The fossil waters underlying the Great Plains, left over from the Pleistocene, are giving out. We done sucked ‘em dry. Any hydrologist could have told you it was in the works. We’ll see the end of fossil ground water pumping in the 21st century, whether we like it or not.
A fairly exhaustive accounting of the water embodied in various crop products in a 2011 paper by Mekonnen and Hoekstra. For each kg of rice, 14,000 liters of water. For each kg of beans, 5000 liters of water. Wow.
Union of Concerned Scientists gives an overview of how water is used in the generation of electricity. I came across this Op-Ed at the NYT that claimed more water is used for electricity than agriculture, and just could not believe it, but apparently if you look at surface water withdrawals, it’s true (power: 41%, ag: 37%). “Withdrawal” just means the water is taken from the river/lake/whatever. Usually most of it is put back (hotter), which means it can be used again for agriculture. In any case, the Texas grid came very close to shutting down 10% of its generation in 2011 because of the drought, right as it was experiencing its highest ever loads. Yet another fun climate-energy feedback.
Design Explorations of the Lower Colorado River, a landscape architecture course taught by a friend of mine at Cal Poly, in which the Colorado River is taken to be the primary client, and human needs are assumed to be real, but secondary. All we have left is gardening. We might as well do a good job of it!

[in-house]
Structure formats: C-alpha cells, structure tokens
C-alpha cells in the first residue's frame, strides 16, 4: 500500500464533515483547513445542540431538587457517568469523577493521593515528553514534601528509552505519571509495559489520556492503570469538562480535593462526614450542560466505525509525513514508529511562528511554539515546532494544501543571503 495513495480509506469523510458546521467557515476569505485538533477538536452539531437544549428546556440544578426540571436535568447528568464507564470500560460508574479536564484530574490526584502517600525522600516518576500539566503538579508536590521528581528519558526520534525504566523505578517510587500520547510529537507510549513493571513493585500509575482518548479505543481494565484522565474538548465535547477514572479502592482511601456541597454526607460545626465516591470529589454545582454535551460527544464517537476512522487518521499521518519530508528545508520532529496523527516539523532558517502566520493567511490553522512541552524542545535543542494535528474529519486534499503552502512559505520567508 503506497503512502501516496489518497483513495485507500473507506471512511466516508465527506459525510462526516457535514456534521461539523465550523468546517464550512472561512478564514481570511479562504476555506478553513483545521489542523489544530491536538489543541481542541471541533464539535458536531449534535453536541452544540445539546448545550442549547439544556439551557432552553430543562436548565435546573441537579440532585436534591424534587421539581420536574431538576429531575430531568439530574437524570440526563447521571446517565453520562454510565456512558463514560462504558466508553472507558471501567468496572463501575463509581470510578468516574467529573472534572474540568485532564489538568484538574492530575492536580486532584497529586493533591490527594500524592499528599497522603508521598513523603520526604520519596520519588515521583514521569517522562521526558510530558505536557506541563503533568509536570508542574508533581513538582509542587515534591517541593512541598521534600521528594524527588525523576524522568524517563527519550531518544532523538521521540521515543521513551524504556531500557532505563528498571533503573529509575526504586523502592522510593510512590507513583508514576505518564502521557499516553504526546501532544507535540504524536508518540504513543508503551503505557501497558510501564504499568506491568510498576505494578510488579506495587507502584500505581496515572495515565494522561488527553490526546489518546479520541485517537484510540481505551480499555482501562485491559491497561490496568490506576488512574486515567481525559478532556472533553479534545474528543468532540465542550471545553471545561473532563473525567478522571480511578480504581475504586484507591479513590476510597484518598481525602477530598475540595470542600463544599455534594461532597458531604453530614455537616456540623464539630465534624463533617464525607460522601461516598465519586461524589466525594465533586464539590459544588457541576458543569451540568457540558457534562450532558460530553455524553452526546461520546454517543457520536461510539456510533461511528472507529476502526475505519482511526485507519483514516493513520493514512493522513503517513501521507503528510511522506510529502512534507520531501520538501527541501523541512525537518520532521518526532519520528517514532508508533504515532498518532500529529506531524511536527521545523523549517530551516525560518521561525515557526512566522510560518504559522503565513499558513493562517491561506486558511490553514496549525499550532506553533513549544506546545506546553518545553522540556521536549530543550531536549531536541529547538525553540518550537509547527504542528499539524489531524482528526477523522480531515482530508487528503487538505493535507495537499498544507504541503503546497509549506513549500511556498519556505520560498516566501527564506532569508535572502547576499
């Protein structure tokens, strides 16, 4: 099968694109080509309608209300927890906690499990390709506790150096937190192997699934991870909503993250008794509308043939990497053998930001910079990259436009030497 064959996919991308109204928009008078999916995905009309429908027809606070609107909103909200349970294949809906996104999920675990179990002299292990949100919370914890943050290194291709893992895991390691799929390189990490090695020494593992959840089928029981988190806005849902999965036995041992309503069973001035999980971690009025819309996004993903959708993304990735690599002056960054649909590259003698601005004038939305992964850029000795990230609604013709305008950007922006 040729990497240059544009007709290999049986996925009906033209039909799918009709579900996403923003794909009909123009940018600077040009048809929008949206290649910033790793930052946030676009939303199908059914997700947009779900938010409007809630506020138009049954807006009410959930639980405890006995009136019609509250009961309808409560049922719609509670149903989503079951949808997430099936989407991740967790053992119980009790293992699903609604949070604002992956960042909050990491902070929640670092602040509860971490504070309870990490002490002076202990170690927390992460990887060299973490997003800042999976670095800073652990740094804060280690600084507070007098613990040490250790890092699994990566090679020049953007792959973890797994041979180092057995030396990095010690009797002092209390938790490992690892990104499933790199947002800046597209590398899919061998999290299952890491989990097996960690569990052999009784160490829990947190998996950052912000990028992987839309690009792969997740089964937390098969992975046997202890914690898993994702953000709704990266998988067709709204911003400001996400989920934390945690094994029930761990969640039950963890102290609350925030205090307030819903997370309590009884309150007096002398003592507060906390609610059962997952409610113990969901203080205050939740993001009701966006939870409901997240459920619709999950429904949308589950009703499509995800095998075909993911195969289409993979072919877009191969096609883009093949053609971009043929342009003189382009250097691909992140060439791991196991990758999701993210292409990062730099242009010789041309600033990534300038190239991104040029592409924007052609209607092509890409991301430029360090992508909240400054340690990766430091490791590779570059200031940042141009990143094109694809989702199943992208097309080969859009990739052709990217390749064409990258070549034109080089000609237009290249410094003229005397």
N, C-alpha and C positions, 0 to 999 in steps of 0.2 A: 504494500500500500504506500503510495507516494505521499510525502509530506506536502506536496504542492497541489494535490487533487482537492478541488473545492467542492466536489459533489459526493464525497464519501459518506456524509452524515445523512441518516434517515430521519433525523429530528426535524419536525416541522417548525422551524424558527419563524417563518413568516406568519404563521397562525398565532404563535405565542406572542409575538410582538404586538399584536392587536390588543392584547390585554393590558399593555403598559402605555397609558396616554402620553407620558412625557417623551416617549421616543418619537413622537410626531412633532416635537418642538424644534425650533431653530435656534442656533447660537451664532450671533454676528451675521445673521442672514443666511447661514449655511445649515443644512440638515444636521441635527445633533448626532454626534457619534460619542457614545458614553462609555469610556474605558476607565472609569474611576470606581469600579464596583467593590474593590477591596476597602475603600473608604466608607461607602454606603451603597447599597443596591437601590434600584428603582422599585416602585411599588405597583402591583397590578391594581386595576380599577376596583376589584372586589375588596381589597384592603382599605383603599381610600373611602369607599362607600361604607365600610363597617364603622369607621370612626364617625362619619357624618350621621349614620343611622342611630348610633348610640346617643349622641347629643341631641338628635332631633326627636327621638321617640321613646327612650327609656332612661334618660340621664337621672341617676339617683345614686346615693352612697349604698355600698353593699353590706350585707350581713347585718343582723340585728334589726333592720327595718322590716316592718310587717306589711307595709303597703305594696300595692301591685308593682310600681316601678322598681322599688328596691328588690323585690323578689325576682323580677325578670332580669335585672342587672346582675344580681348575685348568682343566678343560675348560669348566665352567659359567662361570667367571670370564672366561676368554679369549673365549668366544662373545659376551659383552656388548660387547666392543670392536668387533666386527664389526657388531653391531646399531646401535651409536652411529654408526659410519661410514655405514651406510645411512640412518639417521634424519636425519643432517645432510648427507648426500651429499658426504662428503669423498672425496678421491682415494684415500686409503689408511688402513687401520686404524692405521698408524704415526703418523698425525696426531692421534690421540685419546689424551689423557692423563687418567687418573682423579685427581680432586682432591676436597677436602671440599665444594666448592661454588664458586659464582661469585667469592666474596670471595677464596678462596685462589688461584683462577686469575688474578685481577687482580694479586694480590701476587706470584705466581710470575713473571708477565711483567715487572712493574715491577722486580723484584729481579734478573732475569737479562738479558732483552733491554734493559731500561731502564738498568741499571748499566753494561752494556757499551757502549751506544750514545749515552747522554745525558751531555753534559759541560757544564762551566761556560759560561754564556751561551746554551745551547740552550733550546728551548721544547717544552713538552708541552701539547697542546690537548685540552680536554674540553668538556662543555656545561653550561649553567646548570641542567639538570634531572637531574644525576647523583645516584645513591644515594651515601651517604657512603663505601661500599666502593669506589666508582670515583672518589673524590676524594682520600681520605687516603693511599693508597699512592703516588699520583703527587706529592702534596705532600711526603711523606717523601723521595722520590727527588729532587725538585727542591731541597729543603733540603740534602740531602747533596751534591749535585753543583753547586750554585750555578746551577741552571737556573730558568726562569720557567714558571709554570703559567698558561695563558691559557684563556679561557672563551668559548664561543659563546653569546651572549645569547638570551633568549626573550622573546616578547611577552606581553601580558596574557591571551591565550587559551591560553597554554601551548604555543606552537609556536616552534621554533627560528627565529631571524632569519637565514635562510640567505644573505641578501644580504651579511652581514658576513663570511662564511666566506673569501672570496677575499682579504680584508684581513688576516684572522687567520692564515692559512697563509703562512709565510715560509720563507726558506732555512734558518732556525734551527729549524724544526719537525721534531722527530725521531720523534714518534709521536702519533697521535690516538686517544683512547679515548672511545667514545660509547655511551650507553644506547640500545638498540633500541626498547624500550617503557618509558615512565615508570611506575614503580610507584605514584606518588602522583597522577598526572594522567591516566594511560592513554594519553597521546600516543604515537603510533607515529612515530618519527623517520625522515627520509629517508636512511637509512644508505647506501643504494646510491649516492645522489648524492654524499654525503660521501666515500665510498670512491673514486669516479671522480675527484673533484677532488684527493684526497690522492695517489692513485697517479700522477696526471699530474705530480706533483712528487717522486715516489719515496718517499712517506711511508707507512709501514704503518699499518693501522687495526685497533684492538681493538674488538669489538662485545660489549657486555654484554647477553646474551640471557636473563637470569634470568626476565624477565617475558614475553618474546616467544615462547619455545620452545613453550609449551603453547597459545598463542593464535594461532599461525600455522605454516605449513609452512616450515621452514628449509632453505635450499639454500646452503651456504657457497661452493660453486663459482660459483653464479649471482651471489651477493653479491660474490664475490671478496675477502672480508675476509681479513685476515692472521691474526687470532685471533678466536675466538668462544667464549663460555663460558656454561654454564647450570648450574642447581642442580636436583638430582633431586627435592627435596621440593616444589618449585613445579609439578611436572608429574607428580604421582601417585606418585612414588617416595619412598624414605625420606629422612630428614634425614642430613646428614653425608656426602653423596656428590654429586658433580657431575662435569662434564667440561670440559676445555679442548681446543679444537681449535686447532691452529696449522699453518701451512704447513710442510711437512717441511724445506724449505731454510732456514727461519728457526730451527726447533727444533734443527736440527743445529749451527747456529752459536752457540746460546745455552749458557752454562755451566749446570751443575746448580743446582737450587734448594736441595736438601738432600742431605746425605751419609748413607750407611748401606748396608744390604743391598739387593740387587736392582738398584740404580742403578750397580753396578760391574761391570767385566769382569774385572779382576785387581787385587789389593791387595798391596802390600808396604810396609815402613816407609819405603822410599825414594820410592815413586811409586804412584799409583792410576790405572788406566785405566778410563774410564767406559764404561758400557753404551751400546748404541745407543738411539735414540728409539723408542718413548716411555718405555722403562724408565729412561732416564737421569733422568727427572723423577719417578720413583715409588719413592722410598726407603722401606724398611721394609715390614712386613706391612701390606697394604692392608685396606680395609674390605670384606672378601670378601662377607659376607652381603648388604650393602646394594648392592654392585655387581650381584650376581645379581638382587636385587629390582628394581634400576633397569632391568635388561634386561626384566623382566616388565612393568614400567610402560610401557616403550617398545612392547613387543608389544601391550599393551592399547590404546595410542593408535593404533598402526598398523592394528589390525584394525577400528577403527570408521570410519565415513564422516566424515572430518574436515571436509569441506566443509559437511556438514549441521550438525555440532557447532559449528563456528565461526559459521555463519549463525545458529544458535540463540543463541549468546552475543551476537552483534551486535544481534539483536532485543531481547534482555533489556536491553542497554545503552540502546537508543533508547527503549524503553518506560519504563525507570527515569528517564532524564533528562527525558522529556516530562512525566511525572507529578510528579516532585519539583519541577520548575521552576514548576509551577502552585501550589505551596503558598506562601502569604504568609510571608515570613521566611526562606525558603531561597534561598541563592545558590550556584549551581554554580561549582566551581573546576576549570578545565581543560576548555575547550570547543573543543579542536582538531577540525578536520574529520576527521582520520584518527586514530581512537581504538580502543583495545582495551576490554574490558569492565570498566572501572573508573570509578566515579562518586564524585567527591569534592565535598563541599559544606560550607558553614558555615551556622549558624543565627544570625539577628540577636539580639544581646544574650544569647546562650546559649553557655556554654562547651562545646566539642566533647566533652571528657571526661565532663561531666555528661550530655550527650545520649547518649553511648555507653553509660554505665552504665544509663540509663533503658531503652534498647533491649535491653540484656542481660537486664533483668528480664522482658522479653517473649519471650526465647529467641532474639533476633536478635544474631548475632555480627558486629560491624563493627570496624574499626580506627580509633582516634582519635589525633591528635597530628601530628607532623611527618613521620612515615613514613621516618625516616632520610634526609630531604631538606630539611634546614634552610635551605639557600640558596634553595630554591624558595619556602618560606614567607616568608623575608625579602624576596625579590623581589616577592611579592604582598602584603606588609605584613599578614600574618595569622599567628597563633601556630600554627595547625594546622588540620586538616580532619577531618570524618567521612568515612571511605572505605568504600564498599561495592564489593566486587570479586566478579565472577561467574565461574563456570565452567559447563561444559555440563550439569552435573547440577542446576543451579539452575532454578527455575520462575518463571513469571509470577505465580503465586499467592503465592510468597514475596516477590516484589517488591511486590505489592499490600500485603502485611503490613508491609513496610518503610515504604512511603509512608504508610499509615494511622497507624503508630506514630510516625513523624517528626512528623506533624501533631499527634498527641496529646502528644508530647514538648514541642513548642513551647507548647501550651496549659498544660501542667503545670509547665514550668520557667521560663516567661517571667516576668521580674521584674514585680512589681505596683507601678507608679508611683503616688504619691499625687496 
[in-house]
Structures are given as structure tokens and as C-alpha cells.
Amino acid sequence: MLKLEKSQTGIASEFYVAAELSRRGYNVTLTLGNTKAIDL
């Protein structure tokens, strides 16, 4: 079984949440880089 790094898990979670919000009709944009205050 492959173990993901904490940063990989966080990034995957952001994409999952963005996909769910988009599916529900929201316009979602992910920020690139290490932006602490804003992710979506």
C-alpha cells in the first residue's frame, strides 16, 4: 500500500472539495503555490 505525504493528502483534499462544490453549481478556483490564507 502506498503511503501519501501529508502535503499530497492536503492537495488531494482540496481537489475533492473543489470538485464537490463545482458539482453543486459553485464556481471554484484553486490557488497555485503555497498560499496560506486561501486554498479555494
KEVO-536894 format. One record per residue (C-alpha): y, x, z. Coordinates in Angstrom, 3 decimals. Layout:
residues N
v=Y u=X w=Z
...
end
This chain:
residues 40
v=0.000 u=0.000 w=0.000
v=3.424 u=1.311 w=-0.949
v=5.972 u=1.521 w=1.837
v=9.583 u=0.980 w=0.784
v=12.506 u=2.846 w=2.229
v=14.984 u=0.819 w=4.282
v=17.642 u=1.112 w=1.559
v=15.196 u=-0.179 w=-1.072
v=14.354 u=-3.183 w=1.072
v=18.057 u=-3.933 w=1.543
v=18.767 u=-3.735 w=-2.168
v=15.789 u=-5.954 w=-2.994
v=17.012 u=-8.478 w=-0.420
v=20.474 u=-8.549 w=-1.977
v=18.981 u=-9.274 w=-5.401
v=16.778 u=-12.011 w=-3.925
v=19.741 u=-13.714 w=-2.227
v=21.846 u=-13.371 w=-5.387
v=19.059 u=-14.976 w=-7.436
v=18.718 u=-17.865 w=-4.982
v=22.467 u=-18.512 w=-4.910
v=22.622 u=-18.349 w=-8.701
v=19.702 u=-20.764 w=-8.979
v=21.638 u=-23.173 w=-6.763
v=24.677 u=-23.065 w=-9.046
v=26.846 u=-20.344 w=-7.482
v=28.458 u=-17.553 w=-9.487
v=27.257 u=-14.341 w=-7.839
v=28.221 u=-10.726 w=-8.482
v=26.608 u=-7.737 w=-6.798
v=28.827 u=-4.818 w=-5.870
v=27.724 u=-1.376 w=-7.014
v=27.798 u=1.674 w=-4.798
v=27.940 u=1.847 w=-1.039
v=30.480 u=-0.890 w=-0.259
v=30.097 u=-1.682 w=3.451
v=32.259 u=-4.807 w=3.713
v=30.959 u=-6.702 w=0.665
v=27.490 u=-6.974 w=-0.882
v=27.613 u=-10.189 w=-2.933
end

(Fracking site close to Platteville, Colorado by Senator Mark Udall on Flickr)
With the introduction of the Halliburton Loophole in 2005 the Federal government largely abdicated its role in regulating the water quality impacts of oil and gas extraction. Local governments have been forced to step up, and communities in Colorado has been at the forefront of that effort. Routt County now requires stringent baseline water quality testing (PDF) before development can begin, and monthly re-testing during operations. The city of Longmont has banned all surface pits (PDF). The oil and gas industry is striking back against these efforts, with Colorado Senate Bill SB12-088 (PDF) which would preclude local governments from regulating oil and gas operations. If passed, this bill would slam the door on any potential regulation of fracking on our county open space lands.
A messy patchwork of different regulations in every little jurisdiction would be costly and legally dangerous for the oil and gas industry. The credible threat of such a patchwork is one of the few points of leverage we have, to get them to accept reasonable regulations at the state or national level.
If you’d like to retain the right to regulate — locally — the activities of these industries then please call and write the Senate Local Government Committee listed below. You may also attend and testify at the public hearing on the bill if you wish: Thursday, Feb. 16th at the Capitol Building, Senate Committee, Room 353, likely between 9:15 and 9:45am.
JOYCE FOSTER, Chair
Capitol Phone: 303-866-4875
JEANNE NICHOLSON, Vice Chair
Capitol Phone: 303-866-4873
IRENE AGUILAR, MD
Capitol Phone: 303-866-4852
Capitol Phone: 303-866-4859
Capitol Phone: 303-866-4884